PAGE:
Theatre on the Kiso – image © Jun Kitayama
Gym on the Suisen – image © Jun Kitayama
Barrier-free suites and bathrooms for handicapped travelers:
Barrier free bathroom
The new long-distance ferries have a wide variety of rooms, ranging from the standard second-class berth, which you get with the JFP 21 pass for no extra fee, to Japanese-style and Western-style private rooms, all the way up to “royal suites.” Here is a sample of the rooms on the Shin Nihonkai Ferry Company’s Suisen ferry. I’ll list the Japanese names for each type with the English translation in parentheses. Note that not all ferries will have the same types of rooms as those shown here. But, this will give you an idea of what is possible.
Second-class berth (B Shindai or Tourist A):
This is the standard berth that you get with the JFP 21 pass. There’s a curtain to shut for privacy, as well as a reading light.
Second-class berth on the Kiso – image © Chris Rowthorn
First-class Western-style private room (itto yoshitsu)
This is a standard private room. To give you an idea of how much it would cost to sleep in one of these while using the JFP 21, on the Taiheiyo Ferry from Nagoya to Hokkaido, you would have to pay a surcharge of Y5,100. So, it’s not a bad deal at all. There are en suite toilets and showers in these rooms.
First-class Western-style private room on the Kiso – image © Jun Kitayama
First-class Japanese-style private room (itto washitsu)
The rates are similar to the Western-style room above, but there are tatami mats and you sleep in futons. This is a good choice for people with small children. There are en suite toilets and showers in these rooms.
First-class Japanese-style private on the Kiso – image © Jun Kitayama
Special Western-style private room (tokuto yoshitsu)
These rooms are very comfortable. There are en suite toilets and shower/baths in these.
Special Western-style private room on the Kiso – image © Jun Kitayama
Special Japanese-style private room (tokuto yoshitsu)
This is the Japanese version of the above. These are great for families with children.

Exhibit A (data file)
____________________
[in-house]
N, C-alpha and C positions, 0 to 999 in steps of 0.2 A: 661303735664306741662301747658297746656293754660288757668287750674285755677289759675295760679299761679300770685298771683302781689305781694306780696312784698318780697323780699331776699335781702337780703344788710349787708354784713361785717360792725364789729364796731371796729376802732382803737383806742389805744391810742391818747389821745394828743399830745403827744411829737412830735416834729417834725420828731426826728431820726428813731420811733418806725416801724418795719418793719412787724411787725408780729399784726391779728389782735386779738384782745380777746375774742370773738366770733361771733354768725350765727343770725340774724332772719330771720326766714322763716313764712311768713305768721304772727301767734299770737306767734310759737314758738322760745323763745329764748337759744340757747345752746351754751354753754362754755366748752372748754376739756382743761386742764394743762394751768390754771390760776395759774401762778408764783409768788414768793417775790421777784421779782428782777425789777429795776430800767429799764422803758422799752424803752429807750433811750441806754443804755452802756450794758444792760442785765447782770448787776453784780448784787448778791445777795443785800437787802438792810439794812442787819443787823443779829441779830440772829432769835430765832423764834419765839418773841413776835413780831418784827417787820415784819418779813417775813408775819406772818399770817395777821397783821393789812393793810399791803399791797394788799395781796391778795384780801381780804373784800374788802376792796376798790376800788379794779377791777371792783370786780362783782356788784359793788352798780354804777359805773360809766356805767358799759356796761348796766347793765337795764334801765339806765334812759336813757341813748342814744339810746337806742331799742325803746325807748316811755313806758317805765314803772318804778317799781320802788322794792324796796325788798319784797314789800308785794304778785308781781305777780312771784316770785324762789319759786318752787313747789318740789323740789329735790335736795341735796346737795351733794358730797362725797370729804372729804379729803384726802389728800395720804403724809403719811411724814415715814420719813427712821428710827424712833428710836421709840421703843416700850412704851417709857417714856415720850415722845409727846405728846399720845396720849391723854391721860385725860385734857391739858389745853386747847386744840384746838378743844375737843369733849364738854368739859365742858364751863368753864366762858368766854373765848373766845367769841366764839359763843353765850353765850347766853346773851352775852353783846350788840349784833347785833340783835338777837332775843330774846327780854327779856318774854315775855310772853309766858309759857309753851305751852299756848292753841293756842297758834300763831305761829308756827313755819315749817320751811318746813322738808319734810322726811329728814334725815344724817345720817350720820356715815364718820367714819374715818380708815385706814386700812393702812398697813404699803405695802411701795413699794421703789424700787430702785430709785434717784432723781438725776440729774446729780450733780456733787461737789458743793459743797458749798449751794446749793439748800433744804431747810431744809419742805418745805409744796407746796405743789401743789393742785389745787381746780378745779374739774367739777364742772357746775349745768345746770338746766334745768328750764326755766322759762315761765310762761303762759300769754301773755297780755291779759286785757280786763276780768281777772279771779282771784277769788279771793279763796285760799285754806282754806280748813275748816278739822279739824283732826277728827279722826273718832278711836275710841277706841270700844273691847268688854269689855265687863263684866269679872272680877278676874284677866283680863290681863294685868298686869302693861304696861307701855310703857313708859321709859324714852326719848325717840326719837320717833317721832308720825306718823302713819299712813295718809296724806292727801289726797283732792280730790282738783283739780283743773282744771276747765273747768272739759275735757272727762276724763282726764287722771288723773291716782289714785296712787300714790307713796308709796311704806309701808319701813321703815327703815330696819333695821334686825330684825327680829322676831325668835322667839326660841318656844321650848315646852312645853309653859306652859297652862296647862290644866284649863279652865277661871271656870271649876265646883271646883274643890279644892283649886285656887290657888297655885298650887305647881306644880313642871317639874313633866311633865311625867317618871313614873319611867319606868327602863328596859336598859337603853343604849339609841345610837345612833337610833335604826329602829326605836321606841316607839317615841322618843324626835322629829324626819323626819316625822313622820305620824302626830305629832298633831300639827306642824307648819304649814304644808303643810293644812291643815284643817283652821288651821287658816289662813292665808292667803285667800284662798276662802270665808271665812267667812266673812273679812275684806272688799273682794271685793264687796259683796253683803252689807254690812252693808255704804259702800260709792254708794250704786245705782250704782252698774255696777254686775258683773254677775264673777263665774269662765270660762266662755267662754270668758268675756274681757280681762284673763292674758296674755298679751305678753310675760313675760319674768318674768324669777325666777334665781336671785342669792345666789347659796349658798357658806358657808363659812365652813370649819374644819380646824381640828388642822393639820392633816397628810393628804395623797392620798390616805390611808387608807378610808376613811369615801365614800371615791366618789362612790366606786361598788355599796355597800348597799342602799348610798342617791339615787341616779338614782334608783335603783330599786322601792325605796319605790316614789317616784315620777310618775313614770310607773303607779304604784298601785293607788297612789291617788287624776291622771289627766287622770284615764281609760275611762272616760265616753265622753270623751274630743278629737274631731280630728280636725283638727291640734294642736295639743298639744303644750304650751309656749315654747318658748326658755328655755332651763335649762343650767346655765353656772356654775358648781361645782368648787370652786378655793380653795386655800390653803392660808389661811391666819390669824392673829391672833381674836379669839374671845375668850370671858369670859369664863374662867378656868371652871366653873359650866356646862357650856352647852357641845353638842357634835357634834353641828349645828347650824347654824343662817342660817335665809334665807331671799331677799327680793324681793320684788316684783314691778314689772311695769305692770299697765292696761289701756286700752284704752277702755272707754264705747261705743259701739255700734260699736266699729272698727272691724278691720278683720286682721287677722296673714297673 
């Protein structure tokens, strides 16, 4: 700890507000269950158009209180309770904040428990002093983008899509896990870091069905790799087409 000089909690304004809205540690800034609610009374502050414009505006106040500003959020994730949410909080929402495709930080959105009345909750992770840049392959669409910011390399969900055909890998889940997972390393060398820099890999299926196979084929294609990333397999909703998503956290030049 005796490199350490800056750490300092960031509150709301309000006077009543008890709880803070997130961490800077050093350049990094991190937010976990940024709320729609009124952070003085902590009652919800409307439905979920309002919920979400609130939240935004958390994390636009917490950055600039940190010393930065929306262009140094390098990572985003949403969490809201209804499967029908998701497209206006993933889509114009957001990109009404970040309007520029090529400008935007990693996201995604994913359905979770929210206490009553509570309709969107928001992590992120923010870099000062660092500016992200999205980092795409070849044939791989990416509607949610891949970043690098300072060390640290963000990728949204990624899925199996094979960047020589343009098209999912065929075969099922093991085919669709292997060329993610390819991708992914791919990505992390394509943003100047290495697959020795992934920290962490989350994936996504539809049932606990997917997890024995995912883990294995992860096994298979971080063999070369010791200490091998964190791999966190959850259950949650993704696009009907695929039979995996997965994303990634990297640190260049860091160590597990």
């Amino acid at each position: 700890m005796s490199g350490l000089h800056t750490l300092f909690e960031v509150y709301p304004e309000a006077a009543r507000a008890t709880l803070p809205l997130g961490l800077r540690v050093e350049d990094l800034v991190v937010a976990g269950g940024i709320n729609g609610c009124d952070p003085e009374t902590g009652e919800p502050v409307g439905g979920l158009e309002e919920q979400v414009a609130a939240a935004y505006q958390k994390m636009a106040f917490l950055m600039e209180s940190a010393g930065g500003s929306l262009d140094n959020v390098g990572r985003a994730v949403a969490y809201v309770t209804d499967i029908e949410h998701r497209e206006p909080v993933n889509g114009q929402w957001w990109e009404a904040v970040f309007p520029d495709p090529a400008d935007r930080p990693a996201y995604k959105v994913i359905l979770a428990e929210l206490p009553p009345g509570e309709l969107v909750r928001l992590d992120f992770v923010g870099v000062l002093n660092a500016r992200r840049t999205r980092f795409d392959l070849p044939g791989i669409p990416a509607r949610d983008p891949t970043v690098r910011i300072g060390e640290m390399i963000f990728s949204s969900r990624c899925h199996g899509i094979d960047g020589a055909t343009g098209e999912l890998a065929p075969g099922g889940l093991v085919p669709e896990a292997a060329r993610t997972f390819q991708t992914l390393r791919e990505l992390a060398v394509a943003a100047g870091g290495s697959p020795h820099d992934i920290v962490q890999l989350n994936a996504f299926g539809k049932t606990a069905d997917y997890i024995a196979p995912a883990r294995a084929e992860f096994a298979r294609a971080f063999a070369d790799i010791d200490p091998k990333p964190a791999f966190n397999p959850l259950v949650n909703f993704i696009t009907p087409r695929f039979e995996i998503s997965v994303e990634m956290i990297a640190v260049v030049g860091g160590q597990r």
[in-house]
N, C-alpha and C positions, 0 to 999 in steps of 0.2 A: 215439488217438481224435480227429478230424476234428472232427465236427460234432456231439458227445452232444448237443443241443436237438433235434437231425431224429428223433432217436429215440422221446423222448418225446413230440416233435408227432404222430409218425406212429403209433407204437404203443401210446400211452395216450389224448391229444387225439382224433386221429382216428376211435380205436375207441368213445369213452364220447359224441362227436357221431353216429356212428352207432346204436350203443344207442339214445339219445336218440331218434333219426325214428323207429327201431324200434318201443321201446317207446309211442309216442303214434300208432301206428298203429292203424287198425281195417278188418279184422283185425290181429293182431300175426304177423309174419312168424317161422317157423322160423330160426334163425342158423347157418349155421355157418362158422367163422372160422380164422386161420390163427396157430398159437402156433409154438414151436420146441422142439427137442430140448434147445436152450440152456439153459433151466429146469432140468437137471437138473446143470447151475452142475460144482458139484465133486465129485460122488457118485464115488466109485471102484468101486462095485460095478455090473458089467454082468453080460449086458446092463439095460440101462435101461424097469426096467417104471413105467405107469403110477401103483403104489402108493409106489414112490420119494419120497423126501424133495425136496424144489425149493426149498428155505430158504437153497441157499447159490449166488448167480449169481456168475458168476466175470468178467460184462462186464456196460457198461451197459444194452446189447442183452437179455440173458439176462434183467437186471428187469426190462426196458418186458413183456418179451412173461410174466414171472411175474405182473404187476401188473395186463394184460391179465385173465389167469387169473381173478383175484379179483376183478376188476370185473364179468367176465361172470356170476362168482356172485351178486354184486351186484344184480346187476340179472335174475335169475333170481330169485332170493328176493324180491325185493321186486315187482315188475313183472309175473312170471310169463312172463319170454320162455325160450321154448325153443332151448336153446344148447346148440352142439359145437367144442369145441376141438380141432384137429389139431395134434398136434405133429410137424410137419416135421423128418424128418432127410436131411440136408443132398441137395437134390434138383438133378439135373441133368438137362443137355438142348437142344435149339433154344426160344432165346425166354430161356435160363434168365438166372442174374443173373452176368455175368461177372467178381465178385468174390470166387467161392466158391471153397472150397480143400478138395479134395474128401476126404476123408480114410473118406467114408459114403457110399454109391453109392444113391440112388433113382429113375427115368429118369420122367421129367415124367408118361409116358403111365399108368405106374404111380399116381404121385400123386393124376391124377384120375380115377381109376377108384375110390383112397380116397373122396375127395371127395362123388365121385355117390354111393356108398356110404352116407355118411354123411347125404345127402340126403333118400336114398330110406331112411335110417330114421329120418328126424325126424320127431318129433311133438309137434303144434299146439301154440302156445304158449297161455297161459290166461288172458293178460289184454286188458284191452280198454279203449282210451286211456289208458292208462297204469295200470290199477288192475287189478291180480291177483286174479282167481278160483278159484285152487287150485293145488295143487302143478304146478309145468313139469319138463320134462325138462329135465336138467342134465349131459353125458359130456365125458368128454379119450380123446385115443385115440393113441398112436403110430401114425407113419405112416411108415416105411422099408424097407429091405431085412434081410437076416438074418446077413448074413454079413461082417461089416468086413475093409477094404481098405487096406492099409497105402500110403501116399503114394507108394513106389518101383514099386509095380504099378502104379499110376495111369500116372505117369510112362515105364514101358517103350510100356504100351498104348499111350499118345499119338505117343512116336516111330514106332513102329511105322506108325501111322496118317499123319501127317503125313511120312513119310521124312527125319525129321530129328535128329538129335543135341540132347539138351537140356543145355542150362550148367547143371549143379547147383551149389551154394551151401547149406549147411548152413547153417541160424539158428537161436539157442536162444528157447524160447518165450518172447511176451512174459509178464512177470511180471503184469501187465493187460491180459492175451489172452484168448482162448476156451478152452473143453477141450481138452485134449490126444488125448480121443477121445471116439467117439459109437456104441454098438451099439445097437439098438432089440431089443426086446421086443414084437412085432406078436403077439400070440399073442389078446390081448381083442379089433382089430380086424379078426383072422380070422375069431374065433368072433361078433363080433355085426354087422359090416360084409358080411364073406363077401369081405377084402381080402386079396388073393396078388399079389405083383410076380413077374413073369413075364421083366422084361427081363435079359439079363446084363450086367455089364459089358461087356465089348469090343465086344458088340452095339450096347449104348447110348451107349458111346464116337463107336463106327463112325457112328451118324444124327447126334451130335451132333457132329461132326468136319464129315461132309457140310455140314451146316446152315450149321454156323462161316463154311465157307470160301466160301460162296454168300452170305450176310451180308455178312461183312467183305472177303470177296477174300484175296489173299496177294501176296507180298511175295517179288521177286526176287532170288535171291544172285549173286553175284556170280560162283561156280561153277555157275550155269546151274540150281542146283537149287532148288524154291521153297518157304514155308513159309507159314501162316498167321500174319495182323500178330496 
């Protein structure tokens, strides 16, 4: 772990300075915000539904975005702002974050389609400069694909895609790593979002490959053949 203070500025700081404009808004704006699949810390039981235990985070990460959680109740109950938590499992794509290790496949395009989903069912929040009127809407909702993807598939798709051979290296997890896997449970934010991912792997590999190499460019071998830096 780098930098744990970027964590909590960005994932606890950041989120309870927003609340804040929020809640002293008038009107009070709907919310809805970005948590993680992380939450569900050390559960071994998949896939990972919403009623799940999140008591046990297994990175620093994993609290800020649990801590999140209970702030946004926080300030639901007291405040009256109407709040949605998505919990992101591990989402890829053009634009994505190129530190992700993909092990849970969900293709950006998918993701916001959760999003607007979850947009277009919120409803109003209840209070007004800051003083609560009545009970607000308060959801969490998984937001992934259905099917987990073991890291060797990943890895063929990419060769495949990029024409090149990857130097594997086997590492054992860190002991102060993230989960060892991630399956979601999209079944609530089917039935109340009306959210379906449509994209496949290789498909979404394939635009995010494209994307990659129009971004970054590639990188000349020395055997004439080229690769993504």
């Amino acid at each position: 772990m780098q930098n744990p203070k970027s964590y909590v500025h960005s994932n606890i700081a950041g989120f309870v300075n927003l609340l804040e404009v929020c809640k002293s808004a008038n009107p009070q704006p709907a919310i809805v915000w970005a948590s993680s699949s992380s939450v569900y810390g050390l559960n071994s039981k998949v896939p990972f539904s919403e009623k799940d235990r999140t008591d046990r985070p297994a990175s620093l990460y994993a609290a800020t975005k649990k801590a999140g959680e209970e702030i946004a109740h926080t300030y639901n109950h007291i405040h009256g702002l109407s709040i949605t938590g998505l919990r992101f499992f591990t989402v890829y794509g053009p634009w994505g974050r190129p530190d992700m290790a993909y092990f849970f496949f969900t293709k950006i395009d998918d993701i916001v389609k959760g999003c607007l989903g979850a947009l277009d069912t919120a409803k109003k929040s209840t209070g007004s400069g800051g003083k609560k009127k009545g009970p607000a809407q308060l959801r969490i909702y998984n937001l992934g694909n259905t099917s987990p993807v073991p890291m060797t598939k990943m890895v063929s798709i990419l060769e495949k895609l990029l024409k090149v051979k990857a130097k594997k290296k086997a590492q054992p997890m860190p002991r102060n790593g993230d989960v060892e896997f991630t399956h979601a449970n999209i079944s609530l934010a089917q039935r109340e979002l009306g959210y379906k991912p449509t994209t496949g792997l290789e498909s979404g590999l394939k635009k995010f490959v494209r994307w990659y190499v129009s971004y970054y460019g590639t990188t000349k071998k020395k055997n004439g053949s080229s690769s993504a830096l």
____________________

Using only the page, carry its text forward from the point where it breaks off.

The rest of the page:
Special Japanese-style private room on the Kiso – image © Jun Kitayama
For a special trip, perhaps a honeymoon, this would really make for a memorable experience.
Royal suite living room on the Kiseo – image © Jun Kitayama
Royal suite bedroom on the Kiseo – image © Jun Kitayama
Note that there are several other variations, like mixed Western/Japanese-style rooms and so on, but this will give you an idea of what to expect.
A Few Model Routes Using the JFP 21
To give you an idea how you can explore Japan with a JFP 21, we’ve created two sample itineraries.
Course 1: Tokyo, Shikoku, Kyushu, Kansai and Hokkaido
This course is the “grand course” that allows you to sample all of Japan’s four main islands. This course has it all: culture, nature, onsens and mountains.
Explore Shikoku (Iya Valley etc) and travel overland to Takamatsu.
- Takamatsu>Kobe (by Jumbo Ferry, not covered by pass)
This brings you to the same port as your next ferry.
Explore the onsens and mountains of eastern Kyushu.
This brings you back to Kansai, where you can explore Kobe, Osaka, Kyoto and Nara.
Next, head north to the wilds of Hokkaido.
- Tomakomai>Oarai (near Tokyo)
This trip gets you back to Kanto, where you can do the final short overland journey back to Tokyo.
Start in Tokyo and travel overland to Niigata, where you catch the ferry north to Otaru, in Hokkaido. Explore the mountains and onsen of Hokkaido.
Travel from Hokkaido, via Sendai, and down to Nagoya, which can serve as your gateway to Kansai. Explore Kyoto, Osaka, Nara, Koya-san etc.
Travel from Kobe via the island-studded Inland Sea to Oita, in Kyushu. Soak in onsens, explore volcanoes and enjoy great
Travel from the northern tip of Kyushu via Tokushima in Shikoku and back to Tokyo.
For more details and pictures of what a trip on Japan’s new long-distance ferries is like, check out our Ferry Trip to Hokkaido page.
For information on other ferry routes in Japan, including routes to China and South Korea, check out our Ferry Trips from Kyoto page.
See also our in-depth guide to travelling by ferry from Kyoto to Busan.
Kyoto Vacation Checklist
- For all the essentials in a brief overview, see my First Time In Kyoto guide
- Check Kyoto accommodation availability on Booking.com – usually you can reserve a room with no upfront payment. Pay when you check out. Free cancellations too
- Need tips on where to stay? See my one page guide Where To Stay In Kyoto
- See my comprehensive Packing List For Japan
- Buy a data-only SIM card online for collection when you arrive at Kansai International Airport (for Osaka and Kyoto) or Tokyo's Narita Airport. Or rent an unlimited data pocket wifi router
- Compare Japan flight prices and timings to find the best deals
- If you're visiting more than one city, save a ton of money with a Japan Rail Pass – here's my explanation of why it's worth it
- A prepaid Icoca card makes travelling around Kyoto easy – here's how
- Get travel insurance for Japan - World Nomads is well-regarded (and here's why)